I came across an interesting article today, which I have included the link to below. It makes sense that by reading on an electronic device that certain data can be retrieved according to what the readers are doing and how far they progress through their books. To use this data to help authors though, well, I think it’s brilliant. I don’t think I’m to the point of signing up for one of these services (yet), but I do see how the data could be useful.
One of the services tracks books and considers them read if the reader gets to the 10% mark. Another service considers the book read if the reader makes it to 50%. Personally I’d want all of this data plus who made it to 100%. I have bailed on books past the half-way mark because some annoyance about the book finally got to me and made me give up. False Dawn is one that I recall. I can rarely remember the names of books because I read so many, but I remember this one because it was such crap. I suffered to the 85% mark on this one mostly because I was just being stubborn about it. I kept hoping that something good might happen. A meteor falling from the sky and crushing the hero would have made my day. The book had great reviews on Amazon, but frankly the book was a big ole pile of steaming, smelly drivel. I left a review on Amazon along those lines too.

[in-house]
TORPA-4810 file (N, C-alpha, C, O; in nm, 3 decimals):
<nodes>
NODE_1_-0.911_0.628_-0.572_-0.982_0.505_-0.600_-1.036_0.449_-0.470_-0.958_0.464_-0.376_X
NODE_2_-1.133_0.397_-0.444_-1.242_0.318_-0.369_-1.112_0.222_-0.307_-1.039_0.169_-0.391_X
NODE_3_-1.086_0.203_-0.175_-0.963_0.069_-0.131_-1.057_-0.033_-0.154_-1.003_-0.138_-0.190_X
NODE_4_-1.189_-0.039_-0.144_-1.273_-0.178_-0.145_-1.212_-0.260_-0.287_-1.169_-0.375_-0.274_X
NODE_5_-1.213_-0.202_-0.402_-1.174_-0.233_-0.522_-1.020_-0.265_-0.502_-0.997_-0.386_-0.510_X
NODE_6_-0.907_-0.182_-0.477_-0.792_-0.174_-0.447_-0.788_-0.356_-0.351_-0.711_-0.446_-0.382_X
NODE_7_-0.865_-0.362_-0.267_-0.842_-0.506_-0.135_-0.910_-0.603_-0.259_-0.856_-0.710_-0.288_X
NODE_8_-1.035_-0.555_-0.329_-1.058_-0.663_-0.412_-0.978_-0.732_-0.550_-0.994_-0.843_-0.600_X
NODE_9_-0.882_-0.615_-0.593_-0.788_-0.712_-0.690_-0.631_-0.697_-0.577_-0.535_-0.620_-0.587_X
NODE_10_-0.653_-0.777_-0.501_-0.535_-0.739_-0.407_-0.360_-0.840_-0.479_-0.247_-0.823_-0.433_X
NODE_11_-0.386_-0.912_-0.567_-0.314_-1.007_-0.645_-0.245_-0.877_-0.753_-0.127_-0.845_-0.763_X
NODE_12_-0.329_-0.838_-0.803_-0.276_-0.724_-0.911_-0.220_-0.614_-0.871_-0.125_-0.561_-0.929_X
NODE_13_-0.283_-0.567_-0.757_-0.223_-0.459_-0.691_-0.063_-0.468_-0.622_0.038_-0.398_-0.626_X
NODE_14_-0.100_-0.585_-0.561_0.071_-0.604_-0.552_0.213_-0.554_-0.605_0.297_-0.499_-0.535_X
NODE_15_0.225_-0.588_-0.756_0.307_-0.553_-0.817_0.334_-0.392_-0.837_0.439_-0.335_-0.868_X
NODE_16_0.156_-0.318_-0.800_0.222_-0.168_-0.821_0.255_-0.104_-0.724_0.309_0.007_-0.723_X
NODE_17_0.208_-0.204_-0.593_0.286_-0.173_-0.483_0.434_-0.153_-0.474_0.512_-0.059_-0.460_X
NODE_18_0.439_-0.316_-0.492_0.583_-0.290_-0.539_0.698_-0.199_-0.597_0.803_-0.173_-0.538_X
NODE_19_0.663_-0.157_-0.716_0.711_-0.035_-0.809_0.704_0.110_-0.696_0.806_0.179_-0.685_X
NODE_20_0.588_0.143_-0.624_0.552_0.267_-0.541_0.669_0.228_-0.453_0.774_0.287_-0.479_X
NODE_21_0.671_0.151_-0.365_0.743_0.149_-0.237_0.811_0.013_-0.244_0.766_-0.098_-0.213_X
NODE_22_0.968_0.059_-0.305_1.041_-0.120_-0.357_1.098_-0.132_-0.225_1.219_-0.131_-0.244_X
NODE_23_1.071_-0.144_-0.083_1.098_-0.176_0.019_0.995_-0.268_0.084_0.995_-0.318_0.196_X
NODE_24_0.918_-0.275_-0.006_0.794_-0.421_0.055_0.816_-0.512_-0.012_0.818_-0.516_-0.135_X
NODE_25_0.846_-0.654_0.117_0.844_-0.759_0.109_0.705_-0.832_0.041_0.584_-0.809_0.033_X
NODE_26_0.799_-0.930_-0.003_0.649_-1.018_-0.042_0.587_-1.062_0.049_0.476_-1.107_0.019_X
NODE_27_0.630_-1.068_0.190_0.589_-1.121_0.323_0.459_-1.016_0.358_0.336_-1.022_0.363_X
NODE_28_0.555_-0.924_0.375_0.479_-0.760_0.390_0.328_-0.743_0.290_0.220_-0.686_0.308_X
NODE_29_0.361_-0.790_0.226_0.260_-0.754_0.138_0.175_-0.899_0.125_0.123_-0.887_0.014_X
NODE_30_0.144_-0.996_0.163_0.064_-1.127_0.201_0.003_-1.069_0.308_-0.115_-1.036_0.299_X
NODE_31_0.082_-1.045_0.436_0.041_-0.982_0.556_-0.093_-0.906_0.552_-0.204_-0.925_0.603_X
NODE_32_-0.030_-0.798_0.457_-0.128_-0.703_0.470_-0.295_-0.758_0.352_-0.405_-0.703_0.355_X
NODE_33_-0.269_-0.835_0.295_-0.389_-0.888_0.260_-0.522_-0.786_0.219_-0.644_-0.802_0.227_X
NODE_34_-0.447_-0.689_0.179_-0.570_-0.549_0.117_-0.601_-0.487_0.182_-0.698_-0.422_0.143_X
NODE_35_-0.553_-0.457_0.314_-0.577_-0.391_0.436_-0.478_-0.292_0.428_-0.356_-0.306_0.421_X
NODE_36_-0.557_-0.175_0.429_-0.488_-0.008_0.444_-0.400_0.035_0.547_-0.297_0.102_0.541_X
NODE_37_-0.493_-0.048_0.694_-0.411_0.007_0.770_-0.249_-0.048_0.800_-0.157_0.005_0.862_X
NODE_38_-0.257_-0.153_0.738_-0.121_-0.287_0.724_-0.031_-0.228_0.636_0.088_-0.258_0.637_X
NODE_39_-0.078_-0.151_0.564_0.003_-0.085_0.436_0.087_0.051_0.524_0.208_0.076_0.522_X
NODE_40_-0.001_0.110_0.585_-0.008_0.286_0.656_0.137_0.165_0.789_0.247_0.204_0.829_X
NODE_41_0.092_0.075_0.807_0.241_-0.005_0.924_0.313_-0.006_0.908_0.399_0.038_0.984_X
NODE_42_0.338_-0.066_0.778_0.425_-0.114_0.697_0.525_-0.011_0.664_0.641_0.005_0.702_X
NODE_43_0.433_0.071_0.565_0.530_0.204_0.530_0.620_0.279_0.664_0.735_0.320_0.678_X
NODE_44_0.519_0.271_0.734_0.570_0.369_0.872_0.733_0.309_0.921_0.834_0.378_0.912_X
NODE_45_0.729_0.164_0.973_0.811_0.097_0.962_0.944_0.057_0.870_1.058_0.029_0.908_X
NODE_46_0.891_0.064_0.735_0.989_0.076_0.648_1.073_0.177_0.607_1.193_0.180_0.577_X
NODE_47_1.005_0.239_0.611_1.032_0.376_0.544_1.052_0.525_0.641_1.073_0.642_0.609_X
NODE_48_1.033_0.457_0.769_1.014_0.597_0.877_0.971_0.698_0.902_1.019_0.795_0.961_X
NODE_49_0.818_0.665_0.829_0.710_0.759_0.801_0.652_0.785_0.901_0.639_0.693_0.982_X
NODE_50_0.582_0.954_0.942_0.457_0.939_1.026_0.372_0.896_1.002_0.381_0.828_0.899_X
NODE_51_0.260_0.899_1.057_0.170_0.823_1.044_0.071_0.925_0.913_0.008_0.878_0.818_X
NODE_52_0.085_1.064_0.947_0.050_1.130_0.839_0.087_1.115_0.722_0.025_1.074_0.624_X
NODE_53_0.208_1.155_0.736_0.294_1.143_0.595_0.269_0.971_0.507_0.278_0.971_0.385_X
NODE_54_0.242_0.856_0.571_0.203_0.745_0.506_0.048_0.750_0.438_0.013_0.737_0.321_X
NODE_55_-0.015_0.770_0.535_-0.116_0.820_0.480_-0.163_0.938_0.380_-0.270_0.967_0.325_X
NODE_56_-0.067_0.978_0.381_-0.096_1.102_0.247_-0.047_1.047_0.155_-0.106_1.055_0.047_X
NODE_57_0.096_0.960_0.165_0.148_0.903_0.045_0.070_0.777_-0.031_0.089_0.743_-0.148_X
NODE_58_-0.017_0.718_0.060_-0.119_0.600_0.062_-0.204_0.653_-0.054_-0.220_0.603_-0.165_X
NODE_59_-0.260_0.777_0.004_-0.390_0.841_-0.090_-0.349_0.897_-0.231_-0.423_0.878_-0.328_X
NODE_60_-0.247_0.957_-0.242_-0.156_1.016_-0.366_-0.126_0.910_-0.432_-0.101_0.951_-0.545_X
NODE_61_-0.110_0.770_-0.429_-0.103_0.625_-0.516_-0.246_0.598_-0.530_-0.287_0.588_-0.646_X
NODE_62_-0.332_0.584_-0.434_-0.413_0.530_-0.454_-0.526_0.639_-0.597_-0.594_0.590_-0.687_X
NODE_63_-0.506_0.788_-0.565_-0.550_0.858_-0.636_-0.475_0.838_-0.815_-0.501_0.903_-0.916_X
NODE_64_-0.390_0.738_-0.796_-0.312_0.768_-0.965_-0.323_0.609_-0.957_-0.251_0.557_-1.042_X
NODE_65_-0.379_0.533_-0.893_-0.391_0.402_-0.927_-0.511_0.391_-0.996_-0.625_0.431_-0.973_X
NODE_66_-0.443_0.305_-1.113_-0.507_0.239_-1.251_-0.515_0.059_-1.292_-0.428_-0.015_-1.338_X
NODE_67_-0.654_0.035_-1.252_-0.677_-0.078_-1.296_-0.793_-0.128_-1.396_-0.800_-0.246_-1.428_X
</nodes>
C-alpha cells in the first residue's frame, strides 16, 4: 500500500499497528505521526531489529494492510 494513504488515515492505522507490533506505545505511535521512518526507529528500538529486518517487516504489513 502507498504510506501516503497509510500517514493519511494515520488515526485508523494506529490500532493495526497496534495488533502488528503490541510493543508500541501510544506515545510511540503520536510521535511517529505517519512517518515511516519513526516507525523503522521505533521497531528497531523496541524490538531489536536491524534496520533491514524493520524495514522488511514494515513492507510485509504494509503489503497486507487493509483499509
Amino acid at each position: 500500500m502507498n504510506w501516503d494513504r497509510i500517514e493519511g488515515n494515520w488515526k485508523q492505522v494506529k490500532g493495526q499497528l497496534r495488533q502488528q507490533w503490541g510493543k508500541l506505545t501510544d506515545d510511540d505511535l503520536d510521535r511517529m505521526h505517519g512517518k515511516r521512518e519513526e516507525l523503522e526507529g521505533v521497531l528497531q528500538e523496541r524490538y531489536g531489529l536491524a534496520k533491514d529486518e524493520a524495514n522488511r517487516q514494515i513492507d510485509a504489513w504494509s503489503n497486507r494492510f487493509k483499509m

Anyway, I think the data that can be obtained for how many readers are starting a book and how far they progress through it is valuable information for the author. Amazon reviews are good, but coupling reviews with reader progression would be far more valuable. How many books did you read last year? And of those, how many did you write a review? If you’re like me, you only wrote a review for a minuscule fraction of the total books you read. This is where the ebook data could really be handy for a writer.